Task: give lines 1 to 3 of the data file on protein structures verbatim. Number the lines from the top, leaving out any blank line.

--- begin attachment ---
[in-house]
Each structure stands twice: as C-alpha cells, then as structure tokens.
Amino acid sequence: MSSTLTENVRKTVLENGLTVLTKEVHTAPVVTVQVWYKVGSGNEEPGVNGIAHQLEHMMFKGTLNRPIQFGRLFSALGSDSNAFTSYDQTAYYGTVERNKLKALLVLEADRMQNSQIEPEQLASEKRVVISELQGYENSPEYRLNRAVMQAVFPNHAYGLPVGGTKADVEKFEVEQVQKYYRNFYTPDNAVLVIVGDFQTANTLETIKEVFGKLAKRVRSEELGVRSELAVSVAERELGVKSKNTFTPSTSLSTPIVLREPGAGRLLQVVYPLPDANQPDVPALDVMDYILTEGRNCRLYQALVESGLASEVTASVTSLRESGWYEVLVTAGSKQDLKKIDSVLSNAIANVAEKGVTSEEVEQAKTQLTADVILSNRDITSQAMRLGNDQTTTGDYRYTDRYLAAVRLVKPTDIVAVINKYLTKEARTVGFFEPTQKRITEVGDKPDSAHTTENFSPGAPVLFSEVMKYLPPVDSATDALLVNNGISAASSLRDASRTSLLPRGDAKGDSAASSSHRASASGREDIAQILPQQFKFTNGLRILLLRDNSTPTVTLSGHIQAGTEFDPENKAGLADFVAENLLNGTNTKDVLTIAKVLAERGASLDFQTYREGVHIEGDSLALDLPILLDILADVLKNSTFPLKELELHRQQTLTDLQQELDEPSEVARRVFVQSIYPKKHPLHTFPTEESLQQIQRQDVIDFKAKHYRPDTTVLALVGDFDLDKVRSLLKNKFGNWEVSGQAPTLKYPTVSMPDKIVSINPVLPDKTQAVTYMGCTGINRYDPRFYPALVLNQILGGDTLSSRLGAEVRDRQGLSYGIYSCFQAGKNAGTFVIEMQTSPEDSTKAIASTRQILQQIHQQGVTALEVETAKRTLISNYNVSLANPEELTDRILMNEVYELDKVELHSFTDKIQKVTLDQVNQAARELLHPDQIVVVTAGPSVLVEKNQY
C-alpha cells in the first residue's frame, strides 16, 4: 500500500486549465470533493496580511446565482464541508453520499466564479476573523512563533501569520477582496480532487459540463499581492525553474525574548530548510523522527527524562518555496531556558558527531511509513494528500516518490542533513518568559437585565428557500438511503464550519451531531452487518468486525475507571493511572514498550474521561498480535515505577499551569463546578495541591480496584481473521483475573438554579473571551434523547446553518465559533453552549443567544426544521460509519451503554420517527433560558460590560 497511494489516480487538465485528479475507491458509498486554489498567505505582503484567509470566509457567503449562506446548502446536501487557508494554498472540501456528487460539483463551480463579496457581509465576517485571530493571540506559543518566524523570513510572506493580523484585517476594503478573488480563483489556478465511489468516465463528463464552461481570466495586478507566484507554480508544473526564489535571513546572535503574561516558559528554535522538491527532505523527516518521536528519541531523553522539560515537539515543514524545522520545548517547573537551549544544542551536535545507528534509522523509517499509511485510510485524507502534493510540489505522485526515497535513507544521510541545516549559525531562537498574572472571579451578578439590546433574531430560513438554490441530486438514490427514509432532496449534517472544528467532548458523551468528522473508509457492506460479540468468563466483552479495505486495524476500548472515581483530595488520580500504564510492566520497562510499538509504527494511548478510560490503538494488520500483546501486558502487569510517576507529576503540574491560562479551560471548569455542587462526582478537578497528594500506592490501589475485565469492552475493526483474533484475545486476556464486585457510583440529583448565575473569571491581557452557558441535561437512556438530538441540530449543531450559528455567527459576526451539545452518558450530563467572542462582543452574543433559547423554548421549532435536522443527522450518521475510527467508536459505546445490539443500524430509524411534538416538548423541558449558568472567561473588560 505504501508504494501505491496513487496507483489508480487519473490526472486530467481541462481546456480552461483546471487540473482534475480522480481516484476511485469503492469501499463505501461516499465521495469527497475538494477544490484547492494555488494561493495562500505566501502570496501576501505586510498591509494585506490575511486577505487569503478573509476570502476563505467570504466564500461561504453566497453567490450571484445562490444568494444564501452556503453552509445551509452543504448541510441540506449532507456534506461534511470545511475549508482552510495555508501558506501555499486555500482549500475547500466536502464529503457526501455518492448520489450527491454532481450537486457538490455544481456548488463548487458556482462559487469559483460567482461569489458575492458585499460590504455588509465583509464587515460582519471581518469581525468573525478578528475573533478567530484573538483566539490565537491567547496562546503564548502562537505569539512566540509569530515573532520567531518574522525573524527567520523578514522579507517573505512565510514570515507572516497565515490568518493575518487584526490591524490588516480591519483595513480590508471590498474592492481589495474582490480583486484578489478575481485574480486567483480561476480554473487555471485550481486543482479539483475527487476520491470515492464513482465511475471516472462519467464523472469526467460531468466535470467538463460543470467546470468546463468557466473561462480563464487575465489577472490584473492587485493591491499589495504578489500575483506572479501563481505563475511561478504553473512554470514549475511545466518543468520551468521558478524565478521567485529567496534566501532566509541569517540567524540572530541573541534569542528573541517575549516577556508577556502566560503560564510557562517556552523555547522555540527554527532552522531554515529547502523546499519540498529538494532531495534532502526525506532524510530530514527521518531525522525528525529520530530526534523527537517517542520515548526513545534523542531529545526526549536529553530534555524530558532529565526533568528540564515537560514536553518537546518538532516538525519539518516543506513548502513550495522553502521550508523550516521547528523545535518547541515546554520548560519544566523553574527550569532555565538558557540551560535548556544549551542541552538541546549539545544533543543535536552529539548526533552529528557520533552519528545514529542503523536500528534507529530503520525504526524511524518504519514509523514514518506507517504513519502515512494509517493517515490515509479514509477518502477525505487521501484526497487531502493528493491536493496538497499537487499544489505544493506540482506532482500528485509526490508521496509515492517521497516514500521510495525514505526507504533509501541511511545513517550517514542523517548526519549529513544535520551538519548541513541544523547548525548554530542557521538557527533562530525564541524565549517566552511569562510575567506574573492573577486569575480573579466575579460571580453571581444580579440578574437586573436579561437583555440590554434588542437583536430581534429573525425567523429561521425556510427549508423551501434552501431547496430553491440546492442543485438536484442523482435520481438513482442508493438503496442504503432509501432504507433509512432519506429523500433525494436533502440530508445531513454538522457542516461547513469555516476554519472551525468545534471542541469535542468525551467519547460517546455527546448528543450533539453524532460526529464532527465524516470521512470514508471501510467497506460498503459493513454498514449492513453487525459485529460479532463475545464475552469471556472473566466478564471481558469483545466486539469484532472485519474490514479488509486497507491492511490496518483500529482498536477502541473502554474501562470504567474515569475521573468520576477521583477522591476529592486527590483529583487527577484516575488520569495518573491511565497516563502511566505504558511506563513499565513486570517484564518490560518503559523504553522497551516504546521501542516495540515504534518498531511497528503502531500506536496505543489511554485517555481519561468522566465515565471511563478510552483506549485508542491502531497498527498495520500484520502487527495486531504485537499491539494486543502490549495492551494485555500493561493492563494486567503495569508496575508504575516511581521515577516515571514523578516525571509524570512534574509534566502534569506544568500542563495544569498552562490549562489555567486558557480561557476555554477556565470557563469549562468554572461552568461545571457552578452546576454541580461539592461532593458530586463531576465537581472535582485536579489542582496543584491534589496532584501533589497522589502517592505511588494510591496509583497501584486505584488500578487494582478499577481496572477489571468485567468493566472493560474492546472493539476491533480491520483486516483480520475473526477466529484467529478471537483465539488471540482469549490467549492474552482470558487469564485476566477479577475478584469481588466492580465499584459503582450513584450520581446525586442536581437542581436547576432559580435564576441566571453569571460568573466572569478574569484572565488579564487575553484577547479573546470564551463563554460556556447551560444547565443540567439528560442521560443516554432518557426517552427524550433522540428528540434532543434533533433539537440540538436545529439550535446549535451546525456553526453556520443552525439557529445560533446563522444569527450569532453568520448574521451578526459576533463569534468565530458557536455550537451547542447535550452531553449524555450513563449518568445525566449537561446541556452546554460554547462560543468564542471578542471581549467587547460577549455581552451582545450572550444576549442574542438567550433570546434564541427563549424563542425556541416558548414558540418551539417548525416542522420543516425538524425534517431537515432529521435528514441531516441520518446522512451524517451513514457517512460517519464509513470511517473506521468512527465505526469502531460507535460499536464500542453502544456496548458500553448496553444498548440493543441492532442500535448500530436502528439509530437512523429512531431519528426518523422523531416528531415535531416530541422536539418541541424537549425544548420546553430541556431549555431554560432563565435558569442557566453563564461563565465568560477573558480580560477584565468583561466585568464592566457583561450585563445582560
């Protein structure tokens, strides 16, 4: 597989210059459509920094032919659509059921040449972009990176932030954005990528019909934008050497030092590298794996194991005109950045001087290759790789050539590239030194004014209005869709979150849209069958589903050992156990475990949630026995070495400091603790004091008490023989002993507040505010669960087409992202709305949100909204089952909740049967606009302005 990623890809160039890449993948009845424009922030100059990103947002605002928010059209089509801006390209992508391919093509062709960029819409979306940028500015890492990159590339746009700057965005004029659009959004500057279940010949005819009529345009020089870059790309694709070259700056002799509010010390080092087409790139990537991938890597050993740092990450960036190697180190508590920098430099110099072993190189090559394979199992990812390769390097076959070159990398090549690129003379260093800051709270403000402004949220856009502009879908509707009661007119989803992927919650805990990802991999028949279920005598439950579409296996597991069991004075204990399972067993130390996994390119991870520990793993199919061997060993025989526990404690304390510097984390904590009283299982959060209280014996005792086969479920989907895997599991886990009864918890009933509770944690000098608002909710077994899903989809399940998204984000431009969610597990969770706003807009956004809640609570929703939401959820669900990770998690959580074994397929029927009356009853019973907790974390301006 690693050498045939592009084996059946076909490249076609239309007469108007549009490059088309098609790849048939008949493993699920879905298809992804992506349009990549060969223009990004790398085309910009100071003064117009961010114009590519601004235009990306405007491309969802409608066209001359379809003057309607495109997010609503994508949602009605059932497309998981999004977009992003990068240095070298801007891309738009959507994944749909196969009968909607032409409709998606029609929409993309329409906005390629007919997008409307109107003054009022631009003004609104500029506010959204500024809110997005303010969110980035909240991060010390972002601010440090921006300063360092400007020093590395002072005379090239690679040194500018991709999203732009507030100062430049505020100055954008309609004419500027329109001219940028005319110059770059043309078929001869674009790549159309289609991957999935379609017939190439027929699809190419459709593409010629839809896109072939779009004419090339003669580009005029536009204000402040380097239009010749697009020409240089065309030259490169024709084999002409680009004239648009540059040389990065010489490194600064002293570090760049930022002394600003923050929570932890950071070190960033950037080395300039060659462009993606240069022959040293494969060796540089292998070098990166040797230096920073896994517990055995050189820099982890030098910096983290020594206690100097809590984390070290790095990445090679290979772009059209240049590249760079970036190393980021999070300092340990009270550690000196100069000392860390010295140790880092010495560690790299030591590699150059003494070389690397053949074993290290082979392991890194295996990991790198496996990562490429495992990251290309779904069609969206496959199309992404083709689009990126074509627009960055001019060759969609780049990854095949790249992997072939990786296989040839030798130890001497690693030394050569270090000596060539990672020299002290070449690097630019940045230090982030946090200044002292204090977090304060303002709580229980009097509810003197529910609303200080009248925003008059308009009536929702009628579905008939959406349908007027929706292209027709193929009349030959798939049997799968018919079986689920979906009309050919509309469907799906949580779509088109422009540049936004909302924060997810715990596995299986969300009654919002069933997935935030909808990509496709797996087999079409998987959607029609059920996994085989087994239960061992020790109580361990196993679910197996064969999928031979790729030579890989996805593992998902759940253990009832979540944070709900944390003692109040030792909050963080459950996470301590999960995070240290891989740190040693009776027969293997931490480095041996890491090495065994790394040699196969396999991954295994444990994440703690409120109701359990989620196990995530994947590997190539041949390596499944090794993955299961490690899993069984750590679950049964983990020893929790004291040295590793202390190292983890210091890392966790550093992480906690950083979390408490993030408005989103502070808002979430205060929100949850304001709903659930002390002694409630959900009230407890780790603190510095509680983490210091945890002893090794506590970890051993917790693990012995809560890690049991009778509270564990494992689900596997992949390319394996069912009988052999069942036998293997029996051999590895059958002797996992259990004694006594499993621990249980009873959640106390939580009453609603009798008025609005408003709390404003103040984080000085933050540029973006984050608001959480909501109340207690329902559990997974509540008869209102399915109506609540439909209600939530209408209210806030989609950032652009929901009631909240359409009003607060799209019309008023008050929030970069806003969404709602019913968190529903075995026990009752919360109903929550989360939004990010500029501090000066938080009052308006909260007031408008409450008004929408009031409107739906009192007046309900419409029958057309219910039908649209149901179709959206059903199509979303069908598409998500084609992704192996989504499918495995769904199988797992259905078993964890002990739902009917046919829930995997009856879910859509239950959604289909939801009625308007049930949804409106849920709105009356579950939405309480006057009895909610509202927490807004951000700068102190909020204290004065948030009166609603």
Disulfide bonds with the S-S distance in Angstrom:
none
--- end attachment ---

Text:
[in-house]
Each structure stands twice: as C-alpha cells, then as structure tokens.
Amino acid sequence: MSSTLTENVRKTVLENGLTVLTKEVHTAPVVTVQVWYKVGSGNEEPGVNGIAHQLEHMMFKGTLNRPIQFGRLFSALGSDSNAFTSYDQTAYYGTVERNKLKALLVLEADRMQNSQIEPEQLASEKRVVISELQGYENSPEYRLNRAVMQAVFPNHAYGLPVGGTKADVEKFEVEQVQKYYRNFYTPDNAVLVIVGDFQTANTLETIKEVFGKLAKRVRSEELGVRSELAVSVAERELGVKSKNTFTPSTSLSTPIVLREPGAGRLLQVVYPLPDANQPDVPALDVMDYILTEGRNCRLYQALVESGLASEVTASVTSLRESGWYEVLVTAGSKQDLKKIDSVLSNAIANVAEKGVTSEEVEQAKTQLTADVILSNRDITSQAMRLGNDQTTTGDYRYTDRYLAAVRLVKPTDIVAVINKYLTKEARTVGFFEPTQKRITEVGDKPDSAHTTENFSPGAPVLFSEVMKYLPPVDSATDALLVNNGISAASSLRDASRTSLLPRGDAKGDSAASSSHRASASGREDIAQILPQQFKFTNGLRILLLRDNSTPTVTLSGHIQAGTEFDPENKAGLADFVAENLLNGTNTKDVLTIAKVLAERGASLDFQTYREGVHIEGDSLALDLPILLDILADVLKNSTFPLKELELHRQQTLTDLQQELDEPSEVARRVFVQSIYPKKHPLHTFPTEESLQQIQRQDVIDFKAKHYRPDTTVLALVGDFDLDKVRSLLKNKFGNWEVSGQAPTLKYPTVSMPDKIVSINPVLPDKTQAVTYMGCTGINRYDPRFYPALVLNQILGGDTLSSRLGAEVRDRQGLSYGIYSCFQAGKNAGTFVIEMQTSPEDSTKAIASTRQILQQIHQQGVTALEVETAKRTLISNYNVSLANPEELTDRILMNEVYELDKVELHSFTDKIQKVTLDQVNQAARELLHPDQIVVVTAGPSVLVEKNQY